POSTED: 7:54 a.m. HST, Jun 11, 2011
BEIJING >> A newspaper published by China's ruling Communist Party warned Vietnam on Saturday to show restraint or come out the loser in an escalating squabble over territorial claims in the South China Sea.
Vietnam on Friday announced a live ammunition drill in an apparent response to China's demand that it halt all oil exploration in an area of the South China Sea claimed by both sides.
Noting that and other recent statements from Vietnam's leadership, the Global Times in an editorial accused Hanoi of using the "lowest form of nationalism to create new enmity between the people of the two countries."
"Hanoi seems to be looking to dissipate domestic pressure and buck up morale at home, while at the same time further drawing in the concern of international society over the South China Sea dispute," the newspaper said.
It said Vietnam's tough stance had destroyed goodwill among the Chinese public and threatens to pressure China's leaders into responding with firmer actions.
"If Vietnam insists on making trouble, thinking that the more trouble it makes, the more benefits it gains, then we truly wish to remind those in Vietnam who determine policy to please read your history," the editorial concluded.
Vietnam announced its navy will carry out two exercises on Monday in an area off the country's central Quang Nam province and warned ships to stay out of the area. It was the first time Vietnam has issued such an alert about maritime drills.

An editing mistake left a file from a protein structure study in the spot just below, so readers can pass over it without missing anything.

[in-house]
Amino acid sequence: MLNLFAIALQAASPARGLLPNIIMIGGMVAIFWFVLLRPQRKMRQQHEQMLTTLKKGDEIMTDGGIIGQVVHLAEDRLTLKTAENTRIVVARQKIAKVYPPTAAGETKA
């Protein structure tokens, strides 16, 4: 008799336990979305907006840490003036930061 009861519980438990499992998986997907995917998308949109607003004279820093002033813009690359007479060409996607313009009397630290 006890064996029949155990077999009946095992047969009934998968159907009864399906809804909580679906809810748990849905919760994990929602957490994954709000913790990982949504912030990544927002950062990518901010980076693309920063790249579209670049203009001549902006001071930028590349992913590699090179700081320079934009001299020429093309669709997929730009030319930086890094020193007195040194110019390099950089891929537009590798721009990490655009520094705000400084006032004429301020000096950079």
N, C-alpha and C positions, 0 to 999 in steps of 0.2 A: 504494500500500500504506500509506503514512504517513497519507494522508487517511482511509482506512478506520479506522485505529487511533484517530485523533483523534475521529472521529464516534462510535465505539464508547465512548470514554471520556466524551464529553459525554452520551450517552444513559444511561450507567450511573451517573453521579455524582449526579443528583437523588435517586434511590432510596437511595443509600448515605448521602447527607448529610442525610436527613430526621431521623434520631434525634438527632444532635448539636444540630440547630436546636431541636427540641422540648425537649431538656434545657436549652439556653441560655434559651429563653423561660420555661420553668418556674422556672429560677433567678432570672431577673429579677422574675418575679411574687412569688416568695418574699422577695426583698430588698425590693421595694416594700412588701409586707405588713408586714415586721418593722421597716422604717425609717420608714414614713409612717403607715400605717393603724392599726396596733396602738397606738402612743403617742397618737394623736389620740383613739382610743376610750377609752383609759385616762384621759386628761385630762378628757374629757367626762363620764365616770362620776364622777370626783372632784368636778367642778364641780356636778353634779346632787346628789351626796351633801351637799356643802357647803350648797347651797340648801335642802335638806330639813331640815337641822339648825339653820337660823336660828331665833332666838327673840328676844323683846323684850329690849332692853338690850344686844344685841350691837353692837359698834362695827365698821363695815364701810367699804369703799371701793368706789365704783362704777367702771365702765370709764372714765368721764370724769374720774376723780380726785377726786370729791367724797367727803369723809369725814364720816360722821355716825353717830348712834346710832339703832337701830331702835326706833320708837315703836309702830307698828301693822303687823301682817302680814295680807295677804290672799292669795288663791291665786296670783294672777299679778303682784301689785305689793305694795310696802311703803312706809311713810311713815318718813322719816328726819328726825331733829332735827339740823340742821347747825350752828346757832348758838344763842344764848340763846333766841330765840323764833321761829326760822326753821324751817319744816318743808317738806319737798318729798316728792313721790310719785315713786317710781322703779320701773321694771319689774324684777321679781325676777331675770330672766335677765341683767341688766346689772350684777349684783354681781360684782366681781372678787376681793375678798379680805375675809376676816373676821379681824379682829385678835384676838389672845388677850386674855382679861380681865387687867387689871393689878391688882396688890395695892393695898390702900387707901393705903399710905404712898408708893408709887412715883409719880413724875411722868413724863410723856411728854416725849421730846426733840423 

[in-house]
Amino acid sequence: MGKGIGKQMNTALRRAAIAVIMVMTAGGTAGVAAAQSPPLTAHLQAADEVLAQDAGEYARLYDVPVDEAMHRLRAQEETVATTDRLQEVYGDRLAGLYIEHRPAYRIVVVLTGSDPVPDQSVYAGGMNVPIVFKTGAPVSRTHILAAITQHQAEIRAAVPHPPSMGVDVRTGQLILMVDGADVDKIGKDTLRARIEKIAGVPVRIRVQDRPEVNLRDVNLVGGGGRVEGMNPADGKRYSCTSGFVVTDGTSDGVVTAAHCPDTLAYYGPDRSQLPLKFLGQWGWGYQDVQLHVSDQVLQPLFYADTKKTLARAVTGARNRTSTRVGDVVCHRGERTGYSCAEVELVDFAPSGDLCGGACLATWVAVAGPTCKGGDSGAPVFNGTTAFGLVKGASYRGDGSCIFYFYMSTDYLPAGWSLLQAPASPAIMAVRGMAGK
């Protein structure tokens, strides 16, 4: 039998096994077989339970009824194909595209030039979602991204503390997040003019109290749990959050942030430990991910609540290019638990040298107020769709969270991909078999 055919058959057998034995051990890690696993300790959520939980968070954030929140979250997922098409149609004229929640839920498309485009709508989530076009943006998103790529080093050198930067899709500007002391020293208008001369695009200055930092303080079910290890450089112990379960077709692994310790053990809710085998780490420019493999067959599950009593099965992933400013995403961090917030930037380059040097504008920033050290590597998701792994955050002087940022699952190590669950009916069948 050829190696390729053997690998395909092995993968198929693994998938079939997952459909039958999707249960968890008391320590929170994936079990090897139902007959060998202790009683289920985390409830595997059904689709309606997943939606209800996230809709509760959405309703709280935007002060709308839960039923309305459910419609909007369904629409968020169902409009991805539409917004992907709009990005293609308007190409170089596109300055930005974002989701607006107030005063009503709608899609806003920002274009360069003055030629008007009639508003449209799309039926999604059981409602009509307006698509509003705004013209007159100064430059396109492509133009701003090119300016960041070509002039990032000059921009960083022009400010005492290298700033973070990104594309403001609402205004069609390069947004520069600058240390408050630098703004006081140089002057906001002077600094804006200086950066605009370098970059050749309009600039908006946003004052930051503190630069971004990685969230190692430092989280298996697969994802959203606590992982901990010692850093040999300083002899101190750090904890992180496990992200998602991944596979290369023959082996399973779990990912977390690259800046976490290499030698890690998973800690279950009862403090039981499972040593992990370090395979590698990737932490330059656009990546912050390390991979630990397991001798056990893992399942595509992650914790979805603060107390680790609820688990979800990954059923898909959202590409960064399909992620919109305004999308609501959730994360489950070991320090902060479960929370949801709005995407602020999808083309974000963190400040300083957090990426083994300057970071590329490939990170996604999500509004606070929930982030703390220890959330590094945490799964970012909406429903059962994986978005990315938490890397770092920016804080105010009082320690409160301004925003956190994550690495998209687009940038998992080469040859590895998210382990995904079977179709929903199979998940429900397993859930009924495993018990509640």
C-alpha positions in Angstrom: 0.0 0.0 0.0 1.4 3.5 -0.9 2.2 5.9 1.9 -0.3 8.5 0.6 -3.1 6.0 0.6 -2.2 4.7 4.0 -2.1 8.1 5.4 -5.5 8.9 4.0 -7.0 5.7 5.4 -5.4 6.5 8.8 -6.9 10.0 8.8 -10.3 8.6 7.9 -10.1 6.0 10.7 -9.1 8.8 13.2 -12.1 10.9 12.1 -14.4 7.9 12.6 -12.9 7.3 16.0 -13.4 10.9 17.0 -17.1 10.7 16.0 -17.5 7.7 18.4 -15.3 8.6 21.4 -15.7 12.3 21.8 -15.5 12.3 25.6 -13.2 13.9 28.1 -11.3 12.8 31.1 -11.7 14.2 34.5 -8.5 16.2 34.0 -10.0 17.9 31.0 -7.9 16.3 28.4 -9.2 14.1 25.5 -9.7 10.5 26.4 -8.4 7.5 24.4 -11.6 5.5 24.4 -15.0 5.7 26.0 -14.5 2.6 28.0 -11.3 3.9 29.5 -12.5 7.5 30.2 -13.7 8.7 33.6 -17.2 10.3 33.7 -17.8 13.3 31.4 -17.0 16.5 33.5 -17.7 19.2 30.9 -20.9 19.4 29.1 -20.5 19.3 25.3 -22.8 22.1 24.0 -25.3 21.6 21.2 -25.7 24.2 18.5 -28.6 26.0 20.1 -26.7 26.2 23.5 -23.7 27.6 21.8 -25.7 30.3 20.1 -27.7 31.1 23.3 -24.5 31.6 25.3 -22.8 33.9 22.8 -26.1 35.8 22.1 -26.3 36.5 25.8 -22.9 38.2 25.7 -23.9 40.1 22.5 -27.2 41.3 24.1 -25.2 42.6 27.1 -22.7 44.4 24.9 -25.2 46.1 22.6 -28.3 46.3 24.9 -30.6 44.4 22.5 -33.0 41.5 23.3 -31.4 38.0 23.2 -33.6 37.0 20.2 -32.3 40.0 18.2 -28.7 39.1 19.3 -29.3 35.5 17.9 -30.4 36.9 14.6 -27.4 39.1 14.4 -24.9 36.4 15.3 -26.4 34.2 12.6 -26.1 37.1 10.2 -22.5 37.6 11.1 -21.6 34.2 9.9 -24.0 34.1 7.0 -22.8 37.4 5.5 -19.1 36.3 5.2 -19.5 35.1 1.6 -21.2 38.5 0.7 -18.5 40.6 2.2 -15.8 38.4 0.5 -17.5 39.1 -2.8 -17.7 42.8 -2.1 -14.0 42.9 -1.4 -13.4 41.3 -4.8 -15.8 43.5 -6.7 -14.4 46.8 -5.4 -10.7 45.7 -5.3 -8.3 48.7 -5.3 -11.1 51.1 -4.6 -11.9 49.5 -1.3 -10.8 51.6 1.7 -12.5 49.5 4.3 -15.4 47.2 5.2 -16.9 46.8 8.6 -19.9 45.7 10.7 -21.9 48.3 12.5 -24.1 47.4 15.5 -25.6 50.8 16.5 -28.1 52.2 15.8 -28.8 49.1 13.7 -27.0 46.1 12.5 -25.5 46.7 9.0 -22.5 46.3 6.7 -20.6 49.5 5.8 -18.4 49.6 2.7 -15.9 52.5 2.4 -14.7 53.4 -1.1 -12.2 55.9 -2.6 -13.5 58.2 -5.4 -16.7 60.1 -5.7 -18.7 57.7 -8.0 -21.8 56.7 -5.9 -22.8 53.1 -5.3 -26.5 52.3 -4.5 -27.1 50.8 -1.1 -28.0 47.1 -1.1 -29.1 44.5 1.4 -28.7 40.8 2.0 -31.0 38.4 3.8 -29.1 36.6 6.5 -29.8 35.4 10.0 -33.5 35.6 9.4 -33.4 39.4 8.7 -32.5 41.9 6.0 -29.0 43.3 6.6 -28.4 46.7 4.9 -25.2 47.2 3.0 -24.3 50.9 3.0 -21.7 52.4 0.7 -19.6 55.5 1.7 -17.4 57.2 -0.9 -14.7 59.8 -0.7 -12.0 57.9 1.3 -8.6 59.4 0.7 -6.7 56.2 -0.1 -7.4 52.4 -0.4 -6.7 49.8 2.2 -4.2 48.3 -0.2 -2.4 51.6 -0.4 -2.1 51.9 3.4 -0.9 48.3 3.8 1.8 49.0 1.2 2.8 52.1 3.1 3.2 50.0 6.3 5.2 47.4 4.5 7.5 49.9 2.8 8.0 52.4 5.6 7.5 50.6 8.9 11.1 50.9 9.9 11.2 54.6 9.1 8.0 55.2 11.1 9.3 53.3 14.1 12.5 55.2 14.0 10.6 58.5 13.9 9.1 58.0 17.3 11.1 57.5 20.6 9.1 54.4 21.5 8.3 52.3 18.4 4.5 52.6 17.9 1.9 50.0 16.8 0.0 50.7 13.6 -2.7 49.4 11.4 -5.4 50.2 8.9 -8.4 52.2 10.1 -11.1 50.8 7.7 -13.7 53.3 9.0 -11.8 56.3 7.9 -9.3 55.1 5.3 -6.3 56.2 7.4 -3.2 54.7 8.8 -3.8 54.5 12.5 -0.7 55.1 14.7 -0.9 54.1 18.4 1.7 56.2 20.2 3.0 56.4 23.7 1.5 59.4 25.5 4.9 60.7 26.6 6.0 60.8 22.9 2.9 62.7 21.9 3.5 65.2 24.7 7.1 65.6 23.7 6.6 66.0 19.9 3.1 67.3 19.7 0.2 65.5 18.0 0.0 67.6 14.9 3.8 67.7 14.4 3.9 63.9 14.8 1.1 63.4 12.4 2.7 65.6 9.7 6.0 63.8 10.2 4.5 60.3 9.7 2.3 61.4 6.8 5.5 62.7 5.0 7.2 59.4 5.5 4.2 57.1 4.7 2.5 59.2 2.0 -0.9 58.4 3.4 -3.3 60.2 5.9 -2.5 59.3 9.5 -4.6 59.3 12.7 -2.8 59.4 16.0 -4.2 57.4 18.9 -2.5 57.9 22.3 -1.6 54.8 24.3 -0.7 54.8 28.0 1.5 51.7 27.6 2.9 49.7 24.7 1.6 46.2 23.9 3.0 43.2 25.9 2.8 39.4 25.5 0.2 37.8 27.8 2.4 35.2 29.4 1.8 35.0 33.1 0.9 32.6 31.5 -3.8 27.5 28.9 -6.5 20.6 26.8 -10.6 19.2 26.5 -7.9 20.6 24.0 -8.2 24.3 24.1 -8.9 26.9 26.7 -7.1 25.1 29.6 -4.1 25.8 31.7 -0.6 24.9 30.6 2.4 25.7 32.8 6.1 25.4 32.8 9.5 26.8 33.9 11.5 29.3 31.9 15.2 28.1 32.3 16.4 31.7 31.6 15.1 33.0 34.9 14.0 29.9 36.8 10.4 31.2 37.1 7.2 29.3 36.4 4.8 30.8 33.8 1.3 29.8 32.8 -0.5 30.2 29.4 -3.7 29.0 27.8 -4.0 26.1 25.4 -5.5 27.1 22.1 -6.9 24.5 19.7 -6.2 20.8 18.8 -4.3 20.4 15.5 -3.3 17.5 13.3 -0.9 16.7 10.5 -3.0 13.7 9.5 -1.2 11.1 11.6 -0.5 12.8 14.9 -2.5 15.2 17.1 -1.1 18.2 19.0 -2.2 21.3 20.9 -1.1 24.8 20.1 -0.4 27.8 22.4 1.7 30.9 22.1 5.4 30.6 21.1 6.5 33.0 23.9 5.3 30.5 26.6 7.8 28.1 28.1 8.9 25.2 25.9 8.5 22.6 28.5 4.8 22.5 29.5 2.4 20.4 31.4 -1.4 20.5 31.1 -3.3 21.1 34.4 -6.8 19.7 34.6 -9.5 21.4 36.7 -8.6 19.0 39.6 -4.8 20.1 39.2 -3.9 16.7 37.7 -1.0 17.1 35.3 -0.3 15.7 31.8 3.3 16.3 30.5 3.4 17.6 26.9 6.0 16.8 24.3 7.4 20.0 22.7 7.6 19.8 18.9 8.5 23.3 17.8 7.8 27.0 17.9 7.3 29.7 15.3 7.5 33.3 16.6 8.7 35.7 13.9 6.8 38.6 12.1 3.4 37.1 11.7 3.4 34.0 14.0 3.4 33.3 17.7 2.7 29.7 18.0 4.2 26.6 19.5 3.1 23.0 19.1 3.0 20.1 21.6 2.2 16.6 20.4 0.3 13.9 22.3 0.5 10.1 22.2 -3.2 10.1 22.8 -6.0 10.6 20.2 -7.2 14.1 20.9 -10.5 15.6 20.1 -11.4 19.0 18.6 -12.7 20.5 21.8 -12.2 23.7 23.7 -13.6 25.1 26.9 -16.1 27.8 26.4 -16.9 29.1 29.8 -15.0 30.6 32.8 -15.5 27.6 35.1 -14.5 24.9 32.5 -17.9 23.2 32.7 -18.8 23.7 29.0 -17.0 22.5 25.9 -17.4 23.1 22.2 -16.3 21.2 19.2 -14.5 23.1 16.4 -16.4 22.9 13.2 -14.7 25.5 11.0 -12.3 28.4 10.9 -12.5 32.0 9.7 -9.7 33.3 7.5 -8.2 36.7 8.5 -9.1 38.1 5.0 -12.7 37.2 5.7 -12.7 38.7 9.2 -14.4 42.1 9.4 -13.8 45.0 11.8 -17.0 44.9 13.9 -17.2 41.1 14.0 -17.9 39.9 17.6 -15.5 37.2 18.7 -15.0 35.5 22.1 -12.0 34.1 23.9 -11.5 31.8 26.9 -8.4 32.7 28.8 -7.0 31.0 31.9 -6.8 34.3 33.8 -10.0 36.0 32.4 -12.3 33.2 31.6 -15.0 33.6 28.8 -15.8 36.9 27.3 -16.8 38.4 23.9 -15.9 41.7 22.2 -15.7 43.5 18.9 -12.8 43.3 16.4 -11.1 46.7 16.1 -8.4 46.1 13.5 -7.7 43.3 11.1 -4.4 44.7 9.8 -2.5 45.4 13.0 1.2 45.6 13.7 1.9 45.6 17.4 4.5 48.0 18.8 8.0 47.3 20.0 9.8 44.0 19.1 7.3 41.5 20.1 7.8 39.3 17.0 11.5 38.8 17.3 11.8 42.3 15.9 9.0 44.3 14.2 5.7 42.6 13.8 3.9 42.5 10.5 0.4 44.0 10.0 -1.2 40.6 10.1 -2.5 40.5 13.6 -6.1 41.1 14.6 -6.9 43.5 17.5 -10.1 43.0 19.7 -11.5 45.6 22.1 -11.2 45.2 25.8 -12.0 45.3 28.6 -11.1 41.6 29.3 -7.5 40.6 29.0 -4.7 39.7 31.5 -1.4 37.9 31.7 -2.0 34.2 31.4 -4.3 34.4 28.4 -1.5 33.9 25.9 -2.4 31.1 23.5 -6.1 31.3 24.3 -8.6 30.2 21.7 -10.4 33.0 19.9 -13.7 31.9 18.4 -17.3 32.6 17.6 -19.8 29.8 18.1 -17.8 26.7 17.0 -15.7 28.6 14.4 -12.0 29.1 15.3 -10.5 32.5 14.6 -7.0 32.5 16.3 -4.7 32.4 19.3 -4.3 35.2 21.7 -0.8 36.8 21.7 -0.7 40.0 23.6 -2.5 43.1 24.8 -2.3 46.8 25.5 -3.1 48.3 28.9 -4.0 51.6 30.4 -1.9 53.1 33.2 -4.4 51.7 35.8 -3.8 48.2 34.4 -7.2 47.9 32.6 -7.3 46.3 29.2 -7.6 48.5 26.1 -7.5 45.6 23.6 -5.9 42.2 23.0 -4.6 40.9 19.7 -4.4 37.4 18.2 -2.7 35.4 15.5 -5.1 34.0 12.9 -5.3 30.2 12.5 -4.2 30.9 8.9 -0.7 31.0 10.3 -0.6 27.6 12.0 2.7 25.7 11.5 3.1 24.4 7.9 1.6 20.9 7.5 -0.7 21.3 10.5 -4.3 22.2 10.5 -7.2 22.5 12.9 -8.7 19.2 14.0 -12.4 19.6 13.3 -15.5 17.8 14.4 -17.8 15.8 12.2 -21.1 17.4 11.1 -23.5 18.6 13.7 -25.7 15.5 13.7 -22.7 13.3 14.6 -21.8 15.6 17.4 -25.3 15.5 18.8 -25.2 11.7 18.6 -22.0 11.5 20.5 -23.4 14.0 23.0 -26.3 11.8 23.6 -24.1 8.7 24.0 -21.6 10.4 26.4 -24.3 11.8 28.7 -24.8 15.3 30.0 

The notice came a day after China and Vietnam traded demands to stay out of waters they claim. The two countries have a long history of maritime scraps in disputed parts of the South China Sea near the Spratly and Paracel islands, but the recent row has sparked an unusually hostile response from Hanoi.
Saturday's editorial mixed righteous indignation with patronizing language in a reflection of the condescension with which Beijing frequently regards its smaller Communist neighbor. While China assisted Vietnam's Communists against France and the United States, relations soon soured and China briefly invaded in 1979 in retaliation for Hanoi's toppling of Beijing's Khmer Rouge allies in Cambodia.
Despite its size and strength, China has "never sought to politically blackmail smaller countries," the editorial said.
"But when a small country turns that around and tries to blackmail China, the Chinese people will on the one hand feel rather angry, while on the other hand find it quite amusing," it said.